Why don’t I switch?
Like I said at the start, miles chasers can be very forgiving if you ply them with miles. And since the BOC Elite Miles’ earn rate of 1.5/3 mpd on local/overseas spend is among the best in the market, many would-be switchers find themselves stuck with golden handcuffs.
But that’s not what’s stopping me from switching. Sure, I’d have to go from 1.5 to 1.4 mpd on local spending if I switched from BOC Elite Miles to UOB PRVI Miles, but remember: some of that incremental is offset because I’m spending more on conversion fees with BOC thanks to their transfer cap.
Moreover, now that the OCBC 90°N Card is on the market, I can get 4 mpd on all my overseas spending until 29 Feb 2020, 33% better than the BOC. The OCBC 90°N Card also has no geographic restrictions on payment processing- as long as it’s foreign currency, you’ll earn 4 mpd. In contrast, BOC requires that the transaction is processed outside Singapore.
|For all its flaws, the BOC Elite Miles is still one of the few cards that gives miles for insurance payments. Badly-trained BOC CSOs keep sparking panic by telling customers that points for insurance are not being awarded/getting clawed back, but mine have been crediting fine every month. You could, however, instead use the HSBC Revolution to get 2 mpd on insurance payments.|
What is stopping me from switching is the fact I’m using the BOC Smart Saver account.
Unlike most other hurdle accounts, the BOC Smart Saver doesn’t require you to buy any of the bank’s investment products. As someone who prefers to do his own investment, this is a huge plus.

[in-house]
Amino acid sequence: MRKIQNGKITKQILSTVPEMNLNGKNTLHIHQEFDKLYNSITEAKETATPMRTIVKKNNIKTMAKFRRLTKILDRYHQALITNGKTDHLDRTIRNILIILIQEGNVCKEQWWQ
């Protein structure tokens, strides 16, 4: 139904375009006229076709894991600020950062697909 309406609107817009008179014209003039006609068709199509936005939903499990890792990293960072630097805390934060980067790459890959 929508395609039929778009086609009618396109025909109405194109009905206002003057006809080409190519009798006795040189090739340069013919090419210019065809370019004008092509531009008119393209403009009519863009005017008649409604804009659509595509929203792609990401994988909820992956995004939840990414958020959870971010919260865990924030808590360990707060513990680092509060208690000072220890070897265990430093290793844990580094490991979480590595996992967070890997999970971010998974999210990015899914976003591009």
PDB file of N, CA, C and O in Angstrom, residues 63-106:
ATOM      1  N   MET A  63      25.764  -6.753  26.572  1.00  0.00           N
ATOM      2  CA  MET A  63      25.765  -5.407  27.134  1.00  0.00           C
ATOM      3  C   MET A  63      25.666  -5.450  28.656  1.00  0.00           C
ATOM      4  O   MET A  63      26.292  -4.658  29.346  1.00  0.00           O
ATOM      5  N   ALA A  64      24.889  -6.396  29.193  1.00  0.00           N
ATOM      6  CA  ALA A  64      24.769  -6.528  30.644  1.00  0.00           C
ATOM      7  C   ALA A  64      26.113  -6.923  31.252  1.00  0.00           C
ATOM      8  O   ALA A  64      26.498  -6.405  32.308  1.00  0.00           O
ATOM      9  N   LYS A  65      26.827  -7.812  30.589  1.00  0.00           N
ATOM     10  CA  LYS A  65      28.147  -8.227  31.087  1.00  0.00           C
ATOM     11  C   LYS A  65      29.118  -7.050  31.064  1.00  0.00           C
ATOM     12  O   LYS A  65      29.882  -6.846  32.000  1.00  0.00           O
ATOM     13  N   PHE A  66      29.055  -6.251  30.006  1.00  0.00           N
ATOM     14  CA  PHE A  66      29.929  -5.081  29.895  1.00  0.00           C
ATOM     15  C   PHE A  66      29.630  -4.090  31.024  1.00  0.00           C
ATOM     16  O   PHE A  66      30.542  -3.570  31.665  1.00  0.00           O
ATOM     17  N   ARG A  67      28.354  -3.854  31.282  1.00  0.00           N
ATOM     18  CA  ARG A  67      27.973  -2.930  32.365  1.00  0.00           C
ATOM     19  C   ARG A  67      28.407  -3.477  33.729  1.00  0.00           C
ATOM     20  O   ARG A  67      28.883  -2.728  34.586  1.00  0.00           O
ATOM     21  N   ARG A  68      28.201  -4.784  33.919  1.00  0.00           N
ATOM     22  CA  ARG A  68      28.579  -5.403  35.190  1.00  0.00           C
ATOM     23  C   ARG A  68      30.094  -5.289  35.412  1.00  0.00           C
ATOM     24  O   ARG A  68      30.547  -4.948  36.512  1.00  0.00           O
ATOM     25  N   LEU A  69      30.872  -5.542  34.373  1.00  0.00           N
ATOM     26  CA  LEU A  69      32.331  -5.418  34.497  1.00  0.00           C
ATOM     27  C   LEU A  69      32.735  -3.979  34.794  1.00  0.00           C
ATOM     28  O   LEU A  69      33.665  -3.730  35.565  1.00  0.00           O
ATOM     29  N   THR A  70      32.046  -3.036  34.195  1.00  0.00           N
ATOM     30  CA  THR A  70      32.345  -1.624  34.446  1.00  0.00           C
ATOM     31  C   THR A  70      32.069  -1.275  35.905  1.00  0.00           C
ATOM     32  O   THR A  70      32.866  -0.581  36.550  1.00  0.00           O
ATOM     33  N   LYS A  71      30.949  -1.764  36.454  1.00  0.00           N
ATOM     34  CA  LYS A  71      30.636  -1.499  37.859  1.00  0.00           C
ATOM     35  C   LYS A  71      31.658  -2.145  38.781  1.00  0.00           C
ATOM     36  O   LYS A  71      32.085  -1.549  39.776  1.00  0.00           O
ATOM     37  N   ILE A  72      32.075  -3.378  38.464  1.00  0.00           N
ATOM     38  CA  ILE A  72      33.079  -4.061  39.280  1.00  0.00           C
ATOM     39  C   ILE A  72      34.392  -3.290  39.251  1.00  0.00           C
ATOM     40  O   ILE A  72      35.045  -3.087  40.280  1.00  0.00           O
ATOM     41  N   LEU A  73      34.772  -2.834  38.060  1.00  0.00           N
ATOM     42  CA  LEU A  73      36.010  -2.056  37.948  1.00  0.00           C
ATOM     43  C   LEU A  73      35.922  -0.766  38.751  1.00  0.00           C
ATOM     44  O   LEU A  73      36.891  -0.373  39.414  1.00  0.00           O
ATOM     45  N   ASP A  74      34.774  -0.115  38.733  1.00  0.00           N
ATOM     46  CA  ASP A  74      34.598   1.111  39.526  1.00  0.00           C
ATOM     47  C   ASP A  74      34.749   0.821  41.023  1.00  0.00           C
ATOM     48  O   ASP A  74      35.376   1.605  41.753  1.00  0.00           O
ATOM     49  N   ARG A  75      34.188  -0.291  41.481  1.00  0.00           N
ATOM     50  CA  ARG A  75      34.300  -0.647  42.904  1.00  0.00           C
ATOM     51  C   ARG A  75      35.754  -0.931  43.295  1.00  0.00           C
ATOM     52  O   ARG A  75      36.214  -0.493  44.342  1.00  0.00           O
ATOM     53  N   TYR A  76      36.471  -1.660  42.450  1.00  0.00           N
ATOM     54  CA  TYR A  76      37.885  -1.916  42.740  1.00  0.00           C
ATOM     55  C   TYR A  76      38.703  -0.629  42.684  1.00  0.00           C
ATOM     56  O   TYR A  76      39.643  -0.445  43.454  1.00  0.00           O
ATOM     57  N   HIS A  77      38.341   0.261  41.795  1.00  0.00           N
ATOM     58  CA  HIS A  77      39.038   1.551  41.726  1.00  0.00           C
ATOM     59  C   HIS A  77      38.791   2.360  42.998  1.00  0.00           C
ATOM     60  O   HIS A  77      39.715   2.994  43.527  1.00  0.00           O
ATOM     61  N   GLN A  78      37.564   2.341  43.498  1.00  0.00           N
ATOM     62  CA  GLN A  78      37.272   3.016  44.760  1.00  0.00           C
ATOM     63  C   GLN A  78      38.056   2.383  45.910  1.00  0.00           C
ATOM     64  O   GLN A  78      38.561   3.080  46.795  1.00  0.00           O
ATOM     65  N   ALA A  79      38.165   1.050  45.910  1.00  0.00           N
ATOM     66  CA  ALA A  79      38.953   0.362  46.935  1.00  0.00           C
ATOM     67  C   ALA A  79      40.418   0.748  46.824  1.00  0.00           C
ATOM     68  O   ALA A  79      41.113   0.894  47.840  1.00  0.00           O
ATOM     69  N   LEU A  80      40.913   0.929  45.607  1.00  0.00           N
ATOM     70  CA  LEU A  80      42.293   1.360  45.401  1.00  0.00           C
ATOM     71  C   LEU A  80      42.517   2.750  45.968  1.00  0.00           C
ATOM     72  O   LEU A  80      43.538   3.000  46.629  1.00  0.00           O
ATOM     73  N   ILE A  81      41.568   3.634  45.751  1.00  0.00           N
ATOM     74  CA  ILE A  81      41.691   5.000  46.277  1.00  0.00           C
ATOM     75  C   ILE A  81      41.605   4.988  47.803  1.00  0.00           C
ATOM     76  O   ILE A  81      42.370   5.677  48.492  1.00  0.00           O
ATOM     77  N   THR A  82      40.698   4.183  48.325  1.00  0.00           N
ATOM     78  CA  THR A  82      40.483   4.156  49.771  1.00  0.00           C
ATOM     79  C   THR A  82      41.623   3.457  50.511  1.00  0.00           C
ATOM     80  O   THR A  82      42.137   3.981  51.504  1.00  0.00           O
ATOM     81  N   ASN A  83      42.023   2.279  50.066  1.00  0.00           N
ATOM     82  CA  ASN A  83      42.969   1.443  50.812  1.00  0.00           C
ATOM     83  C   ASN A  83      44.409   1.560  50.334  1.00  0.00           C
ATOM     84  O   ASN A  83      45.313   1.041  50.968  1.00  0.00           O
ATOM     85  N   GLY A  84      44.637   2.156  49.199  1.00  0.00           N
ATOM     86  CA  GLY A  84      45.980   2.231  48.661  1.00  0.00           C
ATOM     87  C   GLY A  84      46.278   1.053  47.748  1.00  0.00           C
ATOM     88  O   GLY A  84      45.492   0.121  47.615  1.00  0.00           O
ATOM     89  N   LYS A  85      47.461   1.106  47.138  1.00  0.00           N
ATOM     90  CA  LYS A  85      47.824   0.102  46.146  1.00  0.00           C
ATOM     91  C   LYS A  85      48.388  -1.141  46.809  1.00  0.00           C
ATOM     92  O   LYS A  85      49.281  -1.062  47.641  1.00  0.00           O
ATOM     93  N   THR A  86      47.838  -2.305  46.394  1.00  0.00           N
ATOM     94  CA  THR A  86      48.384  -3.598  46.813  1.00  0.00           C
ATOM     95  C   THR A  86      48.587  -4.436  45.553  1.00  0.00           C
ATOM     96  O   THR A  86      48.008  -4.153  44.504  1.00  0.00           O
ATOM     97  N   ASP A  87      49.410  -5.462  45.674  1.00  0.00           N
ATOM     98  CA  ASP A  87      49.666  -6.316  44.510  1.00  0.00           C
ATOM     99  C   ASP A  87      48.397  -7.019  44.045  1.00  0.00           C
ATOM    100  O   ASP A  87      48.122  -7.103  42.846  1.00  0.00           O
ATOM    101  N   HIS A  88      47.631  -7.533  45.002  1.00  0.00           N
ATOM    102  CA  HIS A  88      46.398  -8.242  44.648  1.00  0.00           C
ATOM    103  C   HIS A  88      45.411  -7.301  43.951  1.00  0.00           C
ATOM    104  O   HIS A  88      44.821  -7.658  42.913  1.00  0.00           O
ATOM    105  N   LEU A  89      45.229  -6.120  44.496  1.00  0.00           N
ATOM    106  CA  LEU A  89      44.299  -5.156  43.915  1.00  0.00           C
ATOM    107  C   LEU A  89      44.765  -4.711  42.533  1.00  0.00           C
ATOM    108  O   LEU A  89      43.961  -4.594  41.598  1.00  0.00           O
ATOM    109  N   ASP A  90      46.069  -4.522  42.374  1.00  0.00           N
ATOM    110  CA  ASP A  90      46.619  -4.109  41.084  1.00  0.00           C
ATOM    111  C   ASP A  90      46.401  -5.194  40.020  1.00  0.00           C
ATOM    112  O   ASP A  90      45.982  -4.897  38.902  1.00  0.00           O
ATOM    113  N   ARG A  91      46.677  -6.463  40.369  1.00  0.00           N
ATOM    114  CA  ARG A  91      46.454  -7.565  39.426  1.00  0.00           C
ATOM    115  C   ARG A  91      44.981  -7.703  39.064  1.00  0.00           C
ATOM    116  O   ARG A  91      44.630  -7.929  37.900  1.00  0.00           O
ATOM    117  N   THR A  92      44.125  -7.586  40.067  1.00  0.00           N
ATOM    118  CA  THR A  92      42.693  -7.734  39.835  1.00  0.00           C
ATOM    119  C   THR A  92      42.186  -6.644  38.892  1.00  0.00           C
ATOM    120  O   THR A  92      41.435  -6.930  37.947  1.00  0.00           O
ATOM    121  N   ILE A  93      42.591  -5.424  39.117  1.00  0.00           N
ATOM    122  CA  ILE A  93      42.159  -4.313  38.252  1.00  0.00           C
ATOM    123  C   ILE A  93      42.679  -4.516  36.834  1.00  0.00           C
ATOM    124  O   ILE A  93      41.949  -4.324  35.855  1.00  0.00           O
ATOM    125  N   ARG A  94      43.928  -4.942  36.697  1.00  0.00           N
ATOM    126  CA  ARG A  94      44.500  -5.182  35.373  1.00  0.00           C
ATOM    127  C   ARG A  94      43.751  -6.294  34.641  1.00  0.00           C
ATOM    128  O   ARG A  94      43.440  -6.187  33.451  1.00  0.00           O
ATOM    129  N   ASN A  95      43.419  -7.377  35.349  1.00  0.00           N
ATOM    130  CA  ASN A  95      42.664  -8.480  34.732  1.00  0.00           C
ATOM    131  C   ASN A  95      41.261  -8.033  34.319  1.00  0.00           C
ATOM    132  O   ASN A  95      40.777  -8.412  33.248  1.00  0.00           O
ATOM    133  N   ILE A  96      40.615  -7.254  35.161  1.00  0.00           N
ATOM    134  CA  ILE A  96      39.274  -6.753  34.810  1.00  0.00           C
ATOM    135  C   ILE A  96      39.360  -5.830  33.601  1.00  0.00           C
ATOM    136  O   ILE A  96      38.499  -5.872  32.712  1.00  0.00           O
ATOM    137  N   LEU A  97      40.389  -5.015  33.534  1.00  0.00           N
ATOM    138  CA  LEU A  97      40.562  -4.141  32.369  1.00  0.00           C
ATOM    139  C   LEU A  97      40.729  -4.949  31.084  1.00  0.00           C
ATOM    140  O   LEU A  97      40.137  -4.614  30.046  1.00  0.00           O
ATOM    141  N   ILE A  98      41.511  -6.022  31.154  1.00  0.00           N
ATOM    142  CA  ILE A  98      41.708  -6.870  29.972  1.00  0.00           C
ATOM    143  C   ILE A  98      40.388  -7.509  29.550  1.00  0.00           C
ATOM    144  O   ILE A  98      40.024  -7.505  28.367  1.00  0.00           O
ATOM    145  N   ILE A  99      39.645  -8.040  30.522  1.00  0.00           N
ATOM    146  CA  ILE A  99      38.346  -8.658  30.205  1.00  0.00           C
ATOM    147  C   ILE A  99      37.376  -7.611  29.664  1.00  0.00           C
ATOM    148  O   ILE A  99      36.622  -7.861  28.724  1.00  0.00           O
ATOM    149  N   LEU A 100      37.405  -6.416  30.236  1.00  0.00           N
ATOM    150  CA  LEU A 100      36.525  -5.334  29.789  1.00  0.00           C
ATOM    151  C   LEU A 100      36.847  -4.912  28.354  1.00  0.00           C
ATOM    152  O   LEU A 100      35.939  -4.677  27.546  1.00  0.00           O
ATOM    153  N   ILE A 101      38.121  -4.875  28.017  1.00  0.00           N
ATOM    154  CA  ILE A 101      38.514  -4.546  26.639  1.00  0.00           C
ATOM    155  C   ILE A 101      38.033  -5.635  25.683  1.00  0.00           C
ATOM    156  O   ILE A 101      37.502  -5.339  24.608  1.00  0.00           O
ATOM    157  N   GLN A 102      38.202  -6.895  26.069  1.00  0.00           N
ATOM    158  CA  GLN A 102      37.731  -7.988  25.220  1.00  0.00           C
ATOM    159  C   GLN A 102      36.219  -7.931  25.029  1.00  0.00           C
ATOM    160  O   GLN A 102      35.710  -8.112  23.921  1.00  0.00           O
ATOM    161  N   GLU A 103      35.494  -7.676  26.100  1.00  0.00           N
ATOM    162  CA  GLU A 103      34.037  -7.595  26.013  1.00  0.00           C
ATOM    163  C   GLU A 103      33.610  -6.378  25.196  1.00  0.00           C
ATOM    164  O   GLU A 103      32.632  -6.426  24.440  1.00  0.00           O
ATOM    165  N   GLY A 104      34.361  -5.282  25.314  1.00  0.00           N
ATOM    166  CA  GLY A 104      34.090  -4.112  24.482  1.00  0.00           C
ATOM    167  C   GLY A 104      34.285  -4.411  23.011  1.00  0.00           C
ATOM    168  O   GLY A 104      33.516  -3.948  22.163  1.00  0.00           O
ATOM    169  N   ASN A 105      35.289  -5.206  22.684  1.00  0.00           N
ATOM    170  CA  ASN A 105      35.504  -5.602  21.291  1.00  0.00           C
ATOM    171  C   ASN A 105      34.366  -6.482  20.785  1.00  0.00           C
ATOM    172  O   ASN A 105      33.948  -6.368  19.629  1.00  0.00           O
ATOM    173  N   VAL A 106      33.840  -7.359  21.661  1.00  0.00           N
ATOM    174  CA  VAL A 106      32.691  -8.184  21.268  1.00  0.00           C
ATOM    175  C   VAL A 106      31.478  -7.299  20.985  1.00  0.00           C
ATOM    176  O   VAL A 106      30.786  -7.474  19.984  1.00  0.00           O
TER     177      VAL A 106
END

I’m currently earning a very impressive 3.55% p.a on the first S$60,000 of my BOC Smart Saver balance:
- 1.6% from spending >S$1,500 on my BOC Elite Miles card
- 1.2% for crediting a salary of at least S$6,000
- 0.35% for making at least 3 GIRO payments
- 0.4% base interest
The next best alternative, given my circumstances, is to earn:
- 2.4% with DBS Multiplier
- 2.5% with Citi Maxigain (but I can’t withdraw the money without incurring an interest penalty)
- 2.55% with OCBC 360
Giving up my BOC Elite Miles and switching to another bank account basically means forgoing about S$50 a month in interest, or S$600 a year. That’s not even talking about the hassle of updating every one of my GIRO arrangements, so even though I’m tempted to just give up on my BOC Elite Miles card, I can’t do so until I find a better alternative on the bank account side.
If you’ve got a BOC Elite Miles World Mastercard, you should absolutely monitor your monthly statement and ensure you’re not paying interest when you shouldn’t be.
I’m aware that quite a few otherwise hardcore miles chasers have thrown in the towel on BOC already, either because of frustrations with IT, having to wait inordinate periods of time for a replacement card, or points clawbacks. I can’t speak to individual cases, but I suppose if nothing else this experience helps people answer the question: just how much would you endure for miles?